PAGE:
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Does Current Nephrology Fellowship Training Affect Uti-lization of Peritoneal Dialysis in the United States?  [PDF]
Nand K. Wadhwa, Catherine R. Messina, Nasser M. Hebah
Open Journal of Nephrology (OJNeph) , 2013, DOI: 10.4236/ojneph.2013.32019
Abstract:

Background: The 2010 US Renal Data System annual report revealed that peritoneal dialysis is used by only 7% of end-stage renal disease patients on chronic dialysis vs. hemodialysis which is used by 93% of such patients, despite documented benefits of peritoneal dialysis over hemodialysis in these cases. Purpose: We examined whether education of nephrology fellows contributed to underutilization of peritoneal dialysis in the US. Methods: Self-report questionnaires were administered electronically to nephrology fellowship training program directors, October 2010-March 2011 (55% response). Results: Median number of training faculty and patients/fellow were significantly lower for peritoneal-dialysis vs. hemodialysis training. Hours of didactic teaching for fellows over their 2-year training period were significantly lower for peritoneal dialysis vs. hemodialysis. Peritoneal dialysis training was 20% of total training vs. 80% for hemodialysis. Most program directors (87%) believed lack of trained faculty in peritoneal dialysis and insufficient peritoneal dialysis patient population contributed to inadequate fellows’ peritoneal dialysis training. Conclusions: Findings suggest that current nephrology fellowship training in peritoneal dialysis is inadequate and contributes to its underutilization.

Hunting for the Right Research Fellowship: The Dos and Don′ts  [cached]
Ghayur Muhammad
Saudi Journal of Kidney Diseases and Transplantation , 2008,
Abstract: Every year, thousands and thousands of people from Asia, most of them PhDs, make the ultimate transition in their lives when they travel to the west to take up fellowship positions (in this case a research fellowship position) in leading labs in North America and Europe. Many of these people travel with their families, not knowing what is coming their way. In this article, a number of issues have been discussed that might help these potential scientists of the future to plan ahead for such a shift and make their transition as smooth as possible.
The Current State and Needs of North American Movement Disorders Fellowship Programs  [PDF]
Ludy C. Shih,Daniel Tarsy,Michael S. Okun
Parkinson's Disease , 2013, DOI: 10.1155/2013/701426
Abstract: Background. Movement disorders fellowships are an important source of future clinician-specialists and clinician-scientists for the field. Scant published information exists on the number and characteristics of North American movement disorders fellowship training programs. Methods. A 31-item internet-based survey was formulated and distributed to academic movement disorders listed in the American Academy of Neurology (AAN) directory as having a movement disorders fellowship and to all National Parkinson Foundation Centers of Excellence and Care Centers in North America. Results. There was a 77% response rate among academic movement disorders centers. Broad similarities in clinical training were identified. The two most important rated missions of maintaining a movement disorders fellowship were contributions to scholarly activities and to fulfilling a critical need for specialists. Almost a quarter of fellowship programs did not offer a fellowship slot during the most recent academic year. Fellowship directors cited a wide variety of funding sources, but their top concern was lack of available funding for fellowship programs. Conclusions. North American movement disorders fellowship training programs currently offer similar methods of clinical training and education. Lack of funding was the most important obstacle to maintaining fellowship programs and should be made a priority for discussion in the field. 1. Introduction Movement disorders fellowship training programs in North America are postresidency training experiences that are specifically designed to provide neurologists with expertise in the diagnosis and management of conditions such as Parkinson’s disease (PD), parkinsonism, tremor, dystonia, tics, chorea, myoclonus, and other basal ganglia-related movement disorders. Since the 1980s in North America, there has been a steady growth from a handful of centers to the current landscape which includes dozens of centers that offer subspecialty training in movement disorders. Little published data exists concerning the type of training, the curriculum content, and the clinical experience that is offered by these training programs. Only one publication has detailed the clinical training and didactic experience at a single large movement disorders center and fellowship training program [1]. United States-based programs are not funded by the government or American Council on Graduate Medical Education (ACGME). Concern exists among fellowship directors that available support and training will not meet the needs of an aging population. Additionally, the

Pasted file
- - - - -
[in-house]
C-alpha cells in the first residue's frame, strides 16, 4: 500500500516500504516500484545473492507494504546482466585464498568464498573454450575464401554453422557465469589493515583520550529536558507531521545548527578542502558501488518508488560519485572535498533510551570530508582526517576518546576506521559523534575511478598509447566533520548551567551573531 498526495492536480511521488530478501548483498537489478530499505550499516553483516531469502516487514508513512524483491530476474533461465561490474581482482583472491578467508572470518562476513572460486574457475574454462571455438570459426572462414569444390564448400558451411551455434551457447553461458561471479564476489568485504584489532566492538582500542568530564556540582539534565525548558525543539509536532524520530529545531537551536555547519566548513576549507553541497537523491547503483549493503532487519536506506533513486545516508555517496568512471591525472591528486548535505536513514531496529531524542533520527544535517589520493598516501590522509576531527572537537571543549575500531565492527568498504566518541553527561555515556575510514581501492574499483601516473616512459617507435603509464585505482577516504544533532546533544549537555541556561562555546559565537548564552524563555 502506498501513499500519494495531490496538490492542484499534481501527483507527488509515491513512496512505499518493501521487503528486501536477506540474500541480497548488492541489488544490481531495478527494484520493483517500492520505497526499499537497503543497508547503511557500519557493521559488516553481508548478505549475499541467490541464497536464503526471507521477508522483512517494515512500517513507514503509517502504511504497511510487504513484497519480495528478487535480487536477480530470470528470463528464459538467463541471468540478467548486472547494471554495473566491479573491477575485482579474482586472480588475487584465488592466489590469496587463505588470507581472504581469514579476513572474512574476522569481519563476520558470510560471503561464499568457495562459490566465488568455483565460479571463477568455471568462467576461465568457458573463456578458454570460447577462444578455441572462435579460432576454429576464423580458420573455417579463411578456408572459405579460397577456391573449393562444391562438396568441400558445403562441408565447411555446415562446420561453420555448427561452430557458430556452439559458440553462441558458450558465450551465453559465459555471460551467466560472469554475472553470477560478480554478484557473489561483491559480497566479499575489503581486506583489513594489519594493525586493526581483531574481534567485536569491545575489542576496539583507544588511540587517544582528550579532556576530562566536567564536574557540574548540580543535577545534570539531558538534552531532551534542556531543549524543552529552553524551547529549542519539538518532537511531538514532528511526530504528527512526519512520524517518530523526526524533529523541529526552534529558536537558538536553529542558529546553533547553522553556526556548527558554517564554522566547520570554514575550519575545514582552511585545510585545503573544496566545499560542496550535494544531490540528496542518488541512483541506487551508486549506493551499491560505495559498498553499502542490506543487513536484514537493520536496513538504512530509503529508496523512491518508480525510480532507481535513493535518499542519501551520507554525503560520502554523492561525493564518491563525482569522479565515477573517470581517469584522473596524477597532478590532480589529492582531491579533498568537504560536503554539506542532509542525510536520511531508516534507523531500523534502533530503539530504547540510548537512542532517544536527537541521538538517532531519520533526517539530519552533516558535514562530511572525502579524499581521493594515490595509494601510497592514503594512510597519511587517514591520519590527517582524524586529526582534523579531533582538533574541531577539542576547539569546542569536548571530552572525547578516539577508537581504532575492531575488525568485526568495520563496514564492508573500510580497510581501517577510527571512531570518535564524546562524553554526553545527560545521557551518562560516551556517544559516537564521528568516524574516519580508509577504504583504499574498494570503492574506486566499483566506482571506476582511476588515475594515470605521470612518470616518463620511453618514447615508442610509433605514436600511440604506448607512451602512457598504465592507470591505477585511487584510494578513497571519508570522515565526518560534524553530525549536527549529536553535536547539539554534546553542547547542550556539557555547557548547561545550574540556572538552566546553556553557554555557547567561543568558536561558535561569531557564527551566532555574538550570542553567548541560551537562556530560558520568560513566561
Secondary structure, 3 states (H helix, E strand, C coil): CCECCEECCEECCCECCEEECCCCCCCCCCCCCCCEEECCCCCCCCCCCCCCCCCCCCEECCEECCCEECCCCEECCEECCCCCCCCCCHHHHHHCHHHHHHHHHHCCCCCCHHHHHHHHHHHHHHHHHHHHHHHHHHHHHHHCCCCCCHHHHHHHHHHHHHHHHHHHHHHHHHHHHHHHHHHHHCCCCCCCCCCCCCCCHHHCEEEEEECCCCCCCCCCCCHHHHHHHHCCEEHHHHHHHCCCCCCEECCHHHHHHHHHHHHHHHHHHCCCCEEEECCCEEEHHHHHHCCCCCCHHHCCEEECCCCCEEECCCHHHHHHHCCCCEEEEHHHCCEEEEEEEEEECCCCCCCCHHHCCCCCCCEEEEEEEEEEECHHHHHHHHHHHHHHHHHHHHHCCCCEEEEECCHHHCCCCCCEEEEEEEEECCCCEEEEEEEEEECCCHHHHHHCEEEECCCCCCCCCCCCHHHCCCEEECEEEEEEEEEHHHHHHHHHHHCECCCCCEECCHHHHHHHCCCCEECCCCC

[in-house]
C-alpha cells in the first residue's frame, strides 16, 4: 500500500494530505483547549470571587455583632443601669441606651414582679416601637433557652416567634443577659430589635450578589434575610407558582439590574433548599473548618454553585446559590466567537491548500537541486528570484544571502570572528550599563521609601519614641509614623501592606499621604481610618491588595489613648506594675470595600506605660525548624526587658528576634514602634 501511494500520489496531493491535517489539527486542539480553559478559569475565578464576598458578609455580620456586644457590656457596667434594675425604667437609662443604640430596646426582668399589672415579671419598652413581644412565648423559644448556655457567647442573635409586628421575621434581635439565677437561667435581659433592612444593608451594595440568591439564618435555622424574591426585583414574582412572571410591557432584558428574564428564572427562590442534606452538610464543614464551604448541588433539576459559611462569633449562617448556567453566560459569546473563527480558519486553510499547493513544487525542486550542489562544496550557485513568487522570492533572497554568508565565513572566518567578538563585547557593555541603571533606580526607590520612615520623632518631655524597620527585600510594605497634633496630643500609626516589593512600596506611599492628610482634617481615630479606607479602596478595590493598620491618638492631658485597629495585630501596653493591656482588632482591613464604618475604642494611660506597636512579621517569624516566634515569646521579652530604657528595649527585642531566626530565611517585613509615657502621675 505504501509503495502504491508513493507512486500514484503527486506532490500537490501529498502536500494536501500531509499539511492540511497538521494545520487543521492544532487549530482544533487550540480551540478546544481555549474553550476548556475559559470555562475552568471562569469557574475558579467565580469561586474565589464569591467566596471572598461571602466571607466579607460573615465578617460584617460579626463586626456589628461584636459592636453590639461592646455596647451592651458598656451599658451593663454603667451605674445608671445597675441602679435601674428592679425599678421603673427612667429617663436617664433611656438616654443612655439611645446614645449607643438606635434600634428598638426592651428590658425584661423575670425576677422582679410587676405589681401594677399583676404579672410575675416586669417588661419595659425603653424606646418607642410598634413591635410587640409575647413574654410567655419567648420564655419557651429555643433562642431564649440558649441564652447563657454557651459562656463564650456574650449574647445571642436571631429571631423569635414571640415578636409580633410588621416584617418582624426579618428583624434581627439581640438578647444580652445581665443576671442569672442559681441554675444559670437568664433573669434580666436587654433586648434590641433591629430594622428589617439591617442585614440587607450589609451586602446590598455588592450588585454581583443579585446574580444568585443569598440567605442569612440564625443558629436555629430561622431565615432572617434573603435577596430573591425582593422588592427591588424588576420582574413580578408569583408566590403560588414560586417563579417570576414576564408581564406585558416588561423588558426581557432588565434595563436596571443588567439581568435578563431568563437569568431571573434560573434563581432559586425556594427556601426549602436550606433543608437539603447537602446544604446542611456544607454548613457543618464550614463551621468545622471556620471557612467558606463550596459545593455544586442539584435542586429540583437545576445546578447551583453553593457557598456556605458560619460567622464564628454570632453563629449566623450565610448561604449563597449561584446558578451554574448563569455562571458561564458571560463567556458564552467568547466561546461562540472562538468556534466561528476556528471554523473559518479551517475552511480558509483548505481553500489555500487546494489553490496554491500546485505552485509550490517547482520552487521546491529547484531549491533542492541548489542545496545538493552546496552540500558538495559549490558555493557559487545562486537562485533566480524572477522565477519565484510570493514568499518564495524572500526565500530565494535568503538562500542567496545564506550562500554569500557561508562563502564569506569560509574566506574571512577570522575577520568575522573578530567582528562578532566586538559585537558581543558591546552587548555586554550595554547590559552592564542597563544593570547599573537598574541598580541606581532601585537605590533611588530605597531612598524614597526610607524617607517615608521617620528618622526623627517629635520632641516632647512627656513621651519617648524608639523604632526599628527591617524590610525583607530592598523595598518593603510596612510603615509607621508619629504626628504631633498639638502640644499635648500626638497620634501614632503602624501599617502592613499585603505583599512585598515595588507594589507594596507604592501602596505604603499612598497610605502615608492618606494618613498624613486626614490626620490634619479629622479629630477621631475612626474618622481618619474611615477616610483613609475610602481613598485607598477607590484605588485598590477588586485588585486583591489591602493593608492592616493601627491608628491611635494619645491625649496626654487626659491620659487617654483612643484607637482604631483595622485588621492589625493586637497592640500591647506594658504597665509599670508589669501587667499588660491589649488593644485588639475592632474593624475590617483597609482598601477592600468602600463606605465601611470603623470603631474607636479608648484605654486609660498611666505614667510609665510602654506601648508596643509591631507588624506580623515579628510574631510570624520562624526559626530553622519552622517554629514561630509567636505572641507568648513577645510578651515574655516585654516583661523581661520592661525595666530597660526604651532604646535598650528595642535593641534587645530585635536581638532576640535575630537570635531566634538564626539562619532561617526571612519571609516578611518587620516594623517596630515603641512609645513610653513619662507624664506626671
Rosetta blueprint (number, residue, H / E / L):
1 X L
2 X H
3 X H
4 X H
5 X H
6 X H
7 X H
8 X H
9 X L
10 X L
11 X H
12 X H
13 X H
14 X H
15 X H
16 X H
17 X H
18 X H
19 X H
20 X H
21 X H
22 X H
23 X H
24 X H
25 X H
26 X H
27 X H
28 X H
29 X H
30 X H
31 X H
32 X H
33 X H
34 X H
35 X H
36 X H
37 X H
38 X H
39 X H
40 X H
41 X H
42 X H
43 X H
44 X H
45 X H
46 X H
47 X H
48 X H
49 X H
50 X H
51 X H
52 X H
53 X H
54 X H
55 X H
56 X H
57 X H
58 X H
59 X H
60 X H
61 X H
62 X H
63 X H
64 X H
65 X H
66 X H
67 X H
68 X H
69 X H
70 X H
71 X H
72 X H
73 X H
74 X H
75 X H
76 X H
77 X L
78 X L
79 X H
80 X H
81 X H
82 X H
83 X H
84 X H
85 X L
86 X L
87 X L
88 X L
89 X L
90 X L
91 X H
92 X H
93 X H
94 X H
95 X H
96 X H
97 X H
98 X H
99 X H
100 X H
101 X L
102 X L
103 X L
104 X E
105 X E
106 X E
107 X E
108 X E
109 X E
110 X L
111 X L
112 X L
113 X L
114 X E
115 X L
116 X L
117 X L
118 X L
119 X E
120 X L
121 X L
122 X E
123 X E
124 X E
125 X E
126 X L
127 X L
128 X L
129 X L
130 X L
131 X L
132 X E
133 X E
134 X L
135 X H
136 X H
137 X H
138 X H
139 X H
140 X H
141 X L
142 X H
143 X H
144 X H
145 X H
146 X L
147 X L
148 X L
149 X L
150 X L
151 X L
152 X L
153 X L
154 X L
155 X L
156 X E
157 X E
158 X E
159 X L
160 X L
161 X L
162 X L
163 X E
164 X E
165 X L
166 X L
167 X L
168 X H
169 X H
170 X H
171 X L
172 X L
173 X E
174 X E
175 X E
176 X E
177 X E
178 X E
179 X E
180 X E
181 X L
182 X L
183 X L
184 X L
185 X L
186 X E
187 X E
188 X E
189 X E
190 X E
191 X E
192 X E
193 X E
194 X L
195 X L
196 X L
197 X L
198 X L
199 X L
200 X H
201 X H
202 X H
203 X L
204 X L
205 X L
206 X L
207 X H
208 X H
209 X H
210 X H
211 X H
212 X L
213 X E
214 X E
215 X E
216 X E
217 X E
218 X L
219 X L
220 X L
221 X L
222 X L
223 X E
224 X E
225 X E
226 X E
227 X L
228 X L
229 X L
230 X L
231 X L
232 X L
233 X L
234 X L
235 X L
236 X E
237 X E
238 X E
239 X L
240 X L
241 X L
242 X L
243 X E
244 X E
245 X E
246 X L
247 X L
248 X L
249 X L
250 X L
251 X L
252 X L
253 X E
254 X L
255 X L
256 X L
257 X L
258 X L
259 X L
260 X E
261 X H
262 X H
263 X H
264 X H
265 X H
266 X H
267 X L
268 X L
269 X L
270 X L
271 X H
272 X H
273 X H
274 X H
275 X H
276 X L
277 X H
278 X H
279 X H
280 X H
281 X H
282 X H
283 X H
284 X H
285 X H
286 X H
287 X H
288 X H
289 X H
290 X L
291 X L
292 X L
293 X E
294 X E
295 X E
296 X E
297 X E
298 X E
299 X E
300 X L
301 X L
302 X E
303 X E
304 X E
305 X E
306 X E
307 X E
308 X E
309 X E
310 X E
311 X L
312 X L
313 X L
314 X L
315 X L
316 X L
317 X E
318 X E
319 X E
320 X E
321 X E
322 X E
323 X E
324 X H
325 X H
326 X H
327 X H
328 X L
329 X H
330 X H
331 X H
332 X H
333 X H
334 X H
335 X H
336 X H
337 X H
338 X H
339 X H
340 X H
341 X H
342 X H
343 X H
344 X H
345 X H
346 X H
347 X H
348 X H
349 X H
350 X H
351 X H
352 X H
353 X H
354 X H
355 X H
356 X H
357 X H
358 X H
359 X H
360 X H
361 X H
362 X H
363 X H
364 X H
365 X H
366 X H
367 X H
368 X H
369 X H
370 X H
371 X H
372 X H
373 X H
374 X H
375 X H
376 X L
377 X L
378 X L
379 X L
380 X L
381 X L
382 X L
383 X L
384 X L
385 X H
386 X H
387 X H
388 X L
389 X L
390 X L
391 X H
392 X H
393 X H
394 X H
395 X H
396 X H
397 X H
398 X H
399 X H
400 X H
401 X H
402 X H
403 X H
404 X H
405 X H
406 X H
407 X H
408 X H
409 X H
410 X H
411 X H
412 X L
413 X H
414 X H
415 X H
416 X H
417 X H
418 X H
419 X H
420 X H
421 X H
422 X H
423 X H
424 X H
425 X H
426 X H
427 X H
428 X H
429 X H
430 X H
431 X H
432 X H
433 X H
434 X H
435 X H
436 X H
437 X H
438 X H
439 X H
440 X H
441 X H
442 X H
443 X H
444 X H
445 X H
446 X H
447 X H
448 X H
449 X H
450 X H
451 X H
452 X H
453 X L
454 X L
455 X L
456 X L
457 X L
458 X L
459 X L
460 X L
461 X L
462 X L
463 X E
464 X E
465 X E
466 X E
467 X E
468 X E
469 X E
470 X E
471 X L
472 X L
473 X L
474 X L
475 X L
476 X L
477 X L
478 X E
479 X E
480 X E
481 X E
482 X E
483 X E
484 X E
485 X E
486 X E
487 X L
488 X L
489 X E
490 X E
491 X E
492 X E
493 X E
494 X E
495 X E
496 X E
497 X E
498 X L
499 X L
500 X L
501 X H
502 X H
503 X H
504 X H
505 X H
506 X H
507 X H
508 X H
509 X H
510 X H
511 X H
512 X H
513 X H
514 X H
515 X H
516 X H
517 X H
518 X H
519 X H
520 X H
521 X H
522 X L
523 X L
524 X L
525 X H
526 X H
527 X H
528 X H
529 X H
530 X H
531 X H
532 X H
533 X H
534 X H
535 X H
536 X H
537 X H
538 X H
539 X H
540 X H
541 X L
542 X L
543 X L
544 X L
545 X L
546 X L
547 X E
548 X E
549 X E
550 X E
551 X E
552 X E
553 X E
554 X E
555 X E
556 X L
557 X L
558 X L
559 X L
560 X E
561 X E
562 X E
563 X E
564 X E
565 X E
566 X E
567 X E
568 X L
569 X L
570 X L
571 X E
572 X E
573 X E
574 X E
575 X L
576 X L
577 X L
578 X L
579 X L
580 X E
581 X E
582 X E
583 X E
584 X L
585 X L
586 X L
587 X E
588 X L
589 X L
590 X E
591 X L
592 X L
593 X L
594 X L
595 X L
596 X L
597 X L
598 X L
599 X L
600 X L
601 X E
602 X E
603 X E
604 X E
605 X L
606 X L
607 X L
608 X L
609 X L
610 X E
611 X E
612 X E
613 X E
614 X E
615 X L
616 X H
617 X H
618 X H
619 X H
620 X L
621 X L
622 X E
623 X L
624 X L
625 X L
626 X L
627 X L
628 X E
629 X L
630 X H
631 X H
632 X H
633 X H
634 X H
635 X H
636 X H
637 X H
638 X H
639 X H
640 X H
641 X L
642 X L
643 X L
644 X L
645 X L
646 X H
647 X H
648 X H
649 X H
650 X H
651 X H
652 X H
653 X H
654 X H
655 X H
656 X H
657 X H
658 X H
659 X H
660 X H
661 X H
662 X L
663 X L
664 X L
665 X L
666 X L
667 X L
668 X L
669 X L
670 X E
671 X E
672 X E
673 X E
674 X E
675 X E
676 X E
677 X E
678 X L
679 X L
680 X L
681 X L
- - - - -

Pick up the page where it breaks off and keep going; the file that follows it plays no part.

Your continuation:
Resident interest and factors involved in entering a pediatric pulmonary fellowship
William M Gershan
BMC Medical Education , 2004, DOI: 10.1186/1472-6920-4-11